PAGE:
Thirty four prefects from Saint Paul’s Catholic High School in Wythenshawe took part in the Heart Start programme, the British Heart Foundation’s initiative which aims to significantly improve the chances of survival for people who suffer a cardiac arrest in the community.
The training, delivered by the Army Reserves from 207 Field Hospital, Manchester, teaches the pupils the skills needed to keep someone alive until professional help arrives.
Every year around 140,000 people in the UK suffer a heart attack. Many of these people then suffer a cardiac arrest and die before reaching hospital. Without resuscitation, cardiac arrest is always fatal. Performing CPR immediately can double the chances of survival.
As well as learning the life-saving skills, the programmes promotes community spirit, inclusiveness, and individual self-esteem and it gives students confidence, by preparing them to cope with emergency situations.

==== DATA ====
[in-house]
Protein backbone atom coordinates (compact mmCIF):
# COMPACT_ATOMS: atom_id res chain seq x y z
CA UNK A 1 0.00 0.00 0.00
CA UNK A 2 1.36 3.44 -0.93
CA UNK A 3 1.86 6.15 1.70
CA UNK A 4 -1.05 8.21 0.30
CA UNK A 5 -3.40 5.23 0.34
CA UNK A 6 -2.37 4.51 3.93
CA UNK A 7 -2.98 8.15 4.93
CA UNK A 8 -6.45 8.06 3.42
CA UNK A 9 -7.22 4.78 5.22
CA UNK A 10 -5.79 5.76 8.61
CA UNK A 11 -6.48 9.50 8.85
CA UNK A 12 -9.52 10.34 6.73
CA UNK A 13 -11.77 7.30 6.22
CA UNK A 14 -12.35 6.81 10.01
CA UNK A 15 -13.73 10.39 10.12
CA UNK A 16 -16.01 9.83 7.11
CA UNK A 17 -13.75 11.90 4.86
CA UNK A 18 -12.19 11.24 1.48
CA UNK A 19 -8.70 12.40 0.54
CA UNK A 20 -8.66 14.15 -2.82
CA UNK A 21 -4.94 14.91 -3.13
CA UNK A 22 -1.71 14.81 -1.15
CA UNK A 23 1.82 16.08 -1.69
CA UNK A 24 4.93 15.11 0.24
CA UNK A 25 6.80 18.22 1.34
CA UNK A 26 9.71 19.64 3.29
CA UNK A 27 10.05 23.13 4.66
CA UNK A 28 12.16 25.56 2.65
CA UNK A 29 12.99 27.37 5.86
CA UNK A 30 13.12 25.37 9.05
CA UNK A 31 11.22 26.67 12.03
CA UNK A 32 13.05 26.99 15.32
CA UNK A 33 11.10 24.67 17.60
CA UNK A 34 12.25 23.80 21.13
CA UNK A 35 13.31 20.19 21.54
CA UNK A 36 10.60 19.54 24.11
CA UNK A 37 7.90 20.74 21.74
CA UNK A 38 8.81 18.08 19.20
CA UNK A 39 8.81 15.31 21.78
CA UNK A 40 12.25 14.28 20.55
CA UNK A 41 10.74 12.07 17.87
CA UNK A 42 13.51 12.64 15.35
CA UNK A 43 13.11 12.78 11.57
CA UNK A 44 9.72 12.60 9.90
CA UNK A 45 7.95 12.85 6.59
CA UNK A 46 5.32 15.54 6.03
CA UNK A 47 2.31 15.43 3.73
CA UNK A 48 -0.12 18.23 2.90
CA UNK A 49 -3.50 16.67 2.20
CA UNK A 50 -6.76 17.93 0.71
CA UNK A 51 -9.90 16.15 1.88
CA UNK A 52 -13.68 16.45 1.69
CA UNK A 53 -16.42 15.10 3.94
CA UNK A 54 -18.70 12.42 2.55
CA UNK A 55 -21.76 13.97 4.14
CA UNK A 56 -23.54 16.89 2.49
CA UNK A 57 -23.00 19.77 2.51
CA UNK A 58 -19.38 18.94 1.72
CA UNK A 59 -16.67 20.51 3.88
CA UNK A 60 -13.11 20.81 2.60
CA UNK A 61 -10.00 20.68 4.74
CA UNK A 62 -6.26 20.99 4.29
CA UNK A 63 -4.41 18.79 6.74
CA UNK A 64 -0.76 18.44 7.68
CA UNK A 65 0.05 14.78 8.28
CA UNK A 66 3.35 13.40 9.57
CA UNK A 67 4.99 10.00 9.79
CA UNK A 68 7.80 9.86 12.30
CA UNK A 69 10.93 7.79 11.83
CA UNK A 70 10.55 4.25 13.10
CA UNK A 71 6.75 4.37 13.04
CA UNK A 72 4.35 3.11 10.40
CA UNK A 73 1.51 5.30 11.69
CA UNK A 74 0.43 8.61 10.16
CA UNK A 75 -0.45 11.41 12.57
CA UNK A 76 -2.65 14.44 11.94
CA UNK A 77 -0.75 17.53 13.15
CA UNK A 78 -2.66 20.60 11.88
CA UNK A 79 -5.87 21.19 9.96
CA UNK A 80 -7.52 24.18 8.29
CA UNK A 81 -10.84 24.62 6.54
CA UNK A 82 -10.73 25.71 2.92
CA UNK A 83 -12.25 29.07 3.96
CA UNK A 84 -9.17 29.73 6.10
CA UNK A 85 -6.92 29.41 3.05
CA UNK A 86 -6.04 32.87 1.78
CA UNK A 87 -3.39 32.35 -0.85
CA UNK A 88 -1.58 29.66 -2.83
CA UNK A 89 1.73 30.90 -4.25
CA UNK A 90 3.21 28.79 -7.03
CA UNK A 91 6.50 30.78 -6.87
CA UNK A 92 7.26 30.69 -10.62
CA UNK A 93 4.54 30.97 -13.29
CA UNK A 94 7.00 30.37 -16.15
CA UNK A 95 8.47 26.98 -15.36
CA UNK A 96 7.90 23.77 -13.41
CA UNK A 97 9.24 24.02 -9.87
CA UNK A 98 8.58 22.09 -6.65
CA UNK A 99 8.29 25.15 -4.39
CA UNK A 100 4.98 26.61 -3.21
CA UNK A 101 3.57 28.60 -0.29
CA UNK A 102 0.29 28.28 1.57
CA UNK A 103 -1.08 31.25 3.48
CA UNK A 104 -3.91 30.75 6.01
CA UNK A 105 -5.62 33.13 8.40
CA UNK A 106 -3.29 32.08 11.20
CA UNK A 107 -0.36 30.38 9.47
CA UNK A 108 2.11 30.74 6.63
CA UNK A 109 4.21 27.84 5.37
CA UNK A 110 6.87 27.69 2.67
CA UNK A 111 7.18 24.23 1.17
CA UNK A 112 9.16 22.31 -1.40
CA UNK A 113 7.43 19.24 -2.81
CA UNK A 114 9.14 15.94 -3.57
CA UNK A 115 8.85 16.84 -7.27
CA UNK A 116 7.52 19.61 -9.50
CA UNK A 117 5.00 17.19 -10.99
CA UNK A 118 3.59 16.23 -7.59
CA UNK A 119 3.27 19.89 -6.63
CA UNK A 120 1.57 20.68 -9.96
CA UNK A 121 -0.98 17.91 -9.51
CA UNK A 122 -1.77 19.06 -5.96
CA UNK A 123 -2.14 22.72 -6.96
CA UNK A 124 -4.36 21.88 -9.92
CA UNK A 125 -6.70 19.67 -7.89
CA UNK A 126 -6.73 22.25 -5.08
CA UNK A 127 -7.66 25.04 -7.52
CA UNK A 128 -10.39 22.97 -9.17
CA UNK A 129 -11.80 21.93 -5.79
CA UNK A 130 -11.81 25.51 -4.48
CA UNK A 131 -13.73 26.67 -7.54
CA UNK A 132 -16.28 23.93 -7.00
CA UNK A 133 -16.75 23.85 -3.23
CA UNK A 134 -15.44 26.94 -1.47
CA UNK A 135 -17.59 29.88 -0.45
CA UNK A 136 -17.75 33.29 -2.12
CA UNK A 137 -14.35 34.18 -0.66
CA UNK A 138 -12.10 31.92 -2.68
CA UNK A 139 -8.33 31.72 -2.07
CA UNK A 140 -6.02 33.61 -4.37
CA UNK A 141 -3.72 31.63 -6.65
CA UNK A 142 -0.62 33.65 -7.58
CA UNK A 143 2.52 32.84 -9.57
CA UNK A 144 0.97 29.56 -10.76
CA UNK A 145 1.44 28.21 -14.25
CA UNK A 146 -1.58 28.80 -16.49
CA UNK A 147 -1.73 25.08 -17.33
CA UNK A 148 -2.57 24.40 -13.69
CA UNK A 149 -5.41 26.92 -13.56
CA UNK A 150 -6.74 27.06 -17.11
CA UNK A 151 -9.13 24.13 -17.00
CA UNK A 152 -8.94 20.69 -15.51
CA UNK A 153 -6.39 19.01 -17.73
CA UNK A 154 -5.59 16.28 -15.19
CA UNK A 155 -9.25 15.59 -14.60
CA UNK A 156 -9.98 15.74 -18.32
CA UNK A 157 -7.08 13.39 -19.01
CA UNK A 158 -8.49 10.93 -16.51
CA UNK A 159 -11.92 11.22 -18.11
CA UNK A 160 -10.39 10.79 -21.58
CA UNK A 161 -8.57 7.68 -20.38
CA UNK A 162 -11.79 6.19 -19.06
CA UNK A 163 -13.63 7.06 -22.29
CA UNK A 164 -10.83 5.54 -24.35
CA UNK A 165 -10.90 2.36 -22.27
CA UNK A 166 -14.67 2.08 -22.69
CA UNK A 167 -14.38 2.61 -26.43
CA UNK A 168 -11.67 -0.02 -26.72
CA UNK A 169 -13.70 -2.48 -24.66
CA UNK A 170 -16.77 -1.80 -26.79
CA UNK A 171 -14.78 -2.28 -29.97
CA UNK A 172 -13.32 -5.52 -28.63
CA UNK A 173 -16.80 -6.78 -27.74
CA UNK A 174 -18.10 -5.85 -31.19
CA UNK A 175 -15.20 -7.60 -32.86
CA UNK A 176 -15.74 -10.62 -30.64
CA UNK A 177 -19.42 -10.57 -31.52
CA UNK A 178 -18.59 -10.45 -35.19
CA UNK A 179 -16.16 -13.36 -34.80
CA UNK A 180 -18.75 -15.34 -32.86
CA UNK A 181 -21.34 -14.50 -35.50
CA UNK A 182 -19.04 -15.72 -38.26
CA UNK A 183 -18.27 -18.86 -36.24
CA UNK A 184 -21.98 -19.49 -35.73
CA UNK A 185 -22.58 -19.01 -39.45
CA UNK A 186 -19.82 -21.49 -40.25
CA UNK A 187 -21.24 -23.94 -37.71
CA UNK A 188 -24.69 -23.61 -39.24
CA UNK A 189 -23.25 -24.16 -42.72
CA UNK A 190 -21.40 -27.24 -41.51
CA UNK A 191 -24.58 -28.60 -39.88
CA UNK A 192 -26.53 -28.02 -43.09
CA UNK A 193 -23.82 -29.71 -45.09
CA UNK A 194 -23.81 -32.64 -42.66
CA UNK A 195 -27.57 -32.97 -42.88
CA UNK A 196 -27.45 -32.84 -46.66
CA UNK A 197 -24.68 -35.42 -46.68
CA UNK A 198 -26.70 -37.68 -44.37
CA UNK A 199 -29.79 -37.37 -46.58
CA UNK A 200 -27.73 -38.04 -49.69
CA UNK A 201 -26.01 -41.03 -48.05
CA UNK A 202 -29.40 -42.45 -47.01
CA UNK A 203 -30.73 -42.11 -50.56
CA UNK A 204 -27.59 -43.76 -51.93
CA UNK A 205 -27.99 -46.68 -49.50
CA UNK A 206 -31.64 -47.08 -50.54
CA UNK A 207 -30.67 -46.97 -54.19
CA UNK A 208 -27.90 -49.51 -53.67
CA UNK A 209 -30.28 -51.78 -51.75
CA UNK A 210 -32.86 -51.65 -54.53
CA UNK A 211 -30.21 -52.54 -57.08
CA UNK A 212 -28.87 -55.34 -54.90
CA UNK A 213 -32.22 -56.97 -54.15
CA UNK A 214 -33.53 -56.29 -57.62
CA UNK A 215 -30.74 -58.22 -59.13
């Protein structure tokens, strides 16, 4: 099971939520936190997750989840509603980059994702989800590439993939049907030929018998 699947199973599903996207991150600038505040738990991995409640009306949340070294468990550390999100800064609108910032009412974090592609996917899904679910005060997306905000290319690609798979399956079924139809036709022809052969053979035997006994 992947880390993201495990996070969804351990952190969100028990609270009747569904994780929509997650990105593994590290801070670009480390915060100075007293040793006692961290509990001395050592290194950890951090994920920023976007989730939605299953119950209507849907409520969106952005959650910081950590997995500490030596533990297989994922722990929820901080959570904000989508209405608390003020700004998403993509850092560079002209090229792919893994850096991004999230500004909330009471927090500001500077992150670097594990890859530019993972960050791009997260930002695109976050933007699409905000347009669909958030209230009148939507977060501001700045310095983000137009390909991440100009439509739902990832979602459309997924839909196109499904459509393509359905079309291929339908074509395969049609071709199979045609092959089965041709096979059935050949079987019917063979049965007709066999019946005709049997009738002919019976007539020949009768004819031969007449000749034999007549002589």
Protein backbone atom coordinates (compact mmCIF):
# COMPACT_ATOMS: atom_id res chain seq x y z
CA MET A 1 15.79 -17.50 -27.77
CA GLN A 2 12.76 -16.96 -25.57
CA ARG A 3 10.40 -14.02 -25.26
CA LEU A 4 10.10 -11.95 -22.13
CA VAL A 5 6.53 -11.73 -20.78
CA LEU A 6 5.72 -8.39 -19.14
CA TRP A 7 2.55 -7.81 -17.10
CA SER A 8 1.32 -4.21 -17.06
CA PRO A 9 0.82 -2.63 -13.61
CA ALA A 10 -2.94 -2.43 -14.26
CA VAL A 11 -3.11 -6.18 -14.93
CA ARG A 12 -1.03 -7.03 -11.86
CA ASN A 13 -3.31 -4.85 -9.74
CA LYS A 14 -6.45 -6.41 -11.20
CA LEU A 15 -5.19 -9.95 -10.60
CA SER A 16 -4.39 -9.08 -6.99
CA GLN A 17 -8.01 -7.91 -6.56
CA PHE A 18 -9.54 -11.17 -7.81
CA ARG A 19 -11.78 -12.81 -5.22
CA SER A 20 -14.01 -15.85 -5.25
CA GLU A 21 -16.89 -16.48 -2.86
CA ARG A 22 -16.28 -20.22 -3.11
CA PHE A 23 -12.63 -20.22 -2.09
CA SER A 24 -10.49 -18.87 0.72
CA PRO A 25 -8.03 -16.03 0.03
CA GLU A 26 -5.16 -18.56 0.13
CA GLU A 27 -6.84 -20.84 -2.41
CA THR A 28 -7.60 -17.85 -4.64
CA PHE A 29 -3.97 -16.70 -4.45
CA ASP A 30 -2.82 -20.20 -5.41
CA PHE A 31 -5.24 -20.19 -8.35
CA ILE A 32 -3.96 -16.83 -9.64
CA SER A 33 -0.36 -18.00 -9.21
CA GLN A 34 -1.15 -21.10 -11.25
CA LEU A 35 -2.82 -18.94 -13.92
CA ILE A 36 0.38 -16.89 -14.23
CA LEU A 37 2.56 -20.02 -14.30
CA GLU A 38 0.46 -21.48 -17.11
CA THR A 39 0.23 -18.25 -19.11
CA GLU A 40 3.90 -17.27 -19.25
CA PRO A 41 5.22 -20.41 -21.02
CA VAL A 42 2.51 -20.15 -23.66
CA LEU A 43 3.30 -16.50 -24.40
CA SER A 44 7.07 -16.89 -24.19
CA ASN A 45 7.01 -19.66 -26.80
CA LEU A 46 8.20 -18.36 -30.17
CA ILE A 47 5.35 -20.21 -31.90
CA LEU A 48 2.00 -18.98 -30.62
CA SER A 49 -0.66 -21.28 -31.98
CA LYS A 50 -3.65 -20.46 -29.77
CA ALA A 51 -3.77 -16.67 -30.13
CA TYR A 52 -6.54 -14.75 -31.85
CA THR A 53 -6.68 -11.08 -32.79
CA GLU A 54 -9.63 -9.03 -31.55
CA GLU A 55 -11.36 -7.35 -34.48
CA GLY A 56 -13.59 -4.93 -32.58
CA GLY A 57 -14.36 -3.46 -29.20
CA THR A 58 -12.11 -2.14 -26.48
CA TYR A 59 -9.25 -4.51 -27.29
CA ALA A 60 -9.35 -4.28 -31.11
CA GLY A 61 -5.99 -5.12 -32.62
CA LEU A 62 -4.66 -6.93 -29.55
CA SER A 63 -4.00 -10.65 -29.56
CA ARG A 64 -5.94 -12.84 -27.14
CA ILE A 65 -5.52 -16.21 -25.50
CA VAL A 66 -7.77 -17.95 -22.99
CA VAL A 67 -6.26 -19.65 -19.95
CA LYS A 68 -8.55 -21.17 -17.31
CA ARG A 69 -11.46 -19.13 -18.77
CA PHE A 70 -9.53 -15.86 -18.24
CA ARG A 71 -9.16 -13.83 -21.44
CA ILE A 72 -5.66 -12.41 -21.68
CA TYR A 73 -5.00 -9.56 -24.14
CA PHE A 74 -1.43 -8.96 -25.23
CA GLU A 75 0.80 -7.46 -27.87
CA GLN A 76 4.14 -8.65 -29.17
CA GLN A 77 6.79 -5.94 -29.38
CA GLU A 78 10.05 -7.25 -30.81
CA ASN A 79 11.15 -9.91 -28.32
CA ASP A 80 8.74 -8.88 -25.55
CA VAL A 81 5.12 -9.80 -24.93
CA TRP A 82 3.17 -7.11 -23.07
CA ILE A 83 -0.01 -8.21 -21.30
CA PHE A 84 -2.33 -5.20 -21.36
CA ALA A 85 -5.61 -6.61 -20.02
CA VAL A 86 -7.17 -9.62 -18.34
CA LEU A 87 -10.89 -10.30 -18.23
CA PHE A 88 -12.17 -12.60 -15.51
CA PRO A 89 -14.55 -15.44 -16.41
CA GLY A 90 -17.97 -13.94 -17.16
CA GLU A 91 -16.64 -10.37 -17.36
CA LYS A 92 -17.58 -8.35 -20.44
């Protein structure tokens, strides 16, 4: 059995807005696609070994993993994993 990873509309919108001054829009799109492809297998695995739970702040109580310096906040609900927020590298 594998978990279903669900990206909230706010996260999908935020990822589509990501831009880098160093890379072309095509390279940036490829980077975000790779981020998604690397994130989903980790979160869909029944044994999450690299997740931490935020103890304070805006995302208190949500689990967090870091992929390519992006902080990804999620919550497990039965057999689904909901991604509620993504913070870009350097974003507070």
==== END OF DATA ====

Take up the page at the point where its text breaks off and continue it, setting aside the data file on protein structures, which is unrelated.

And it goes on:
“The active hands-on approach of the course really appealed to our pupils,” explained Mr Darren Mawn, Head of Year 11. “It enhances the pupils’ life skills and it’s fun to learn.”
Mr Mawn added: “The pupils learned how to assess a conscious or unconscious casualty; how to make a 999 call; how to put the casualty in the recovery position, open an airway, check for normal breathing; and how to perform CPR, help someone who is choking, manage someone with a suspected heart attack and deal with serious bleeding.”
“It was a great privilege working with the pupils on the day and I would offer my congratulations to those who participated in the programme. Their enthusiasm was tremendous and they participated with great gusto,” commented Lt Col PD Cook who led the training.
“Life-threatening emergencies are relatively common and many more people can be saved if simple life-saving skills are performed immediately by someone at the scene,” said Mrs Fiona Minshall, Head Teacher at Saint Paul’s. “The training focused on the practical skills of emergency life-saving, providing maximum time for practice and hands-on learning using resuscitation training manikins. The prefects responded well to the implied responsibility of being able to save a life”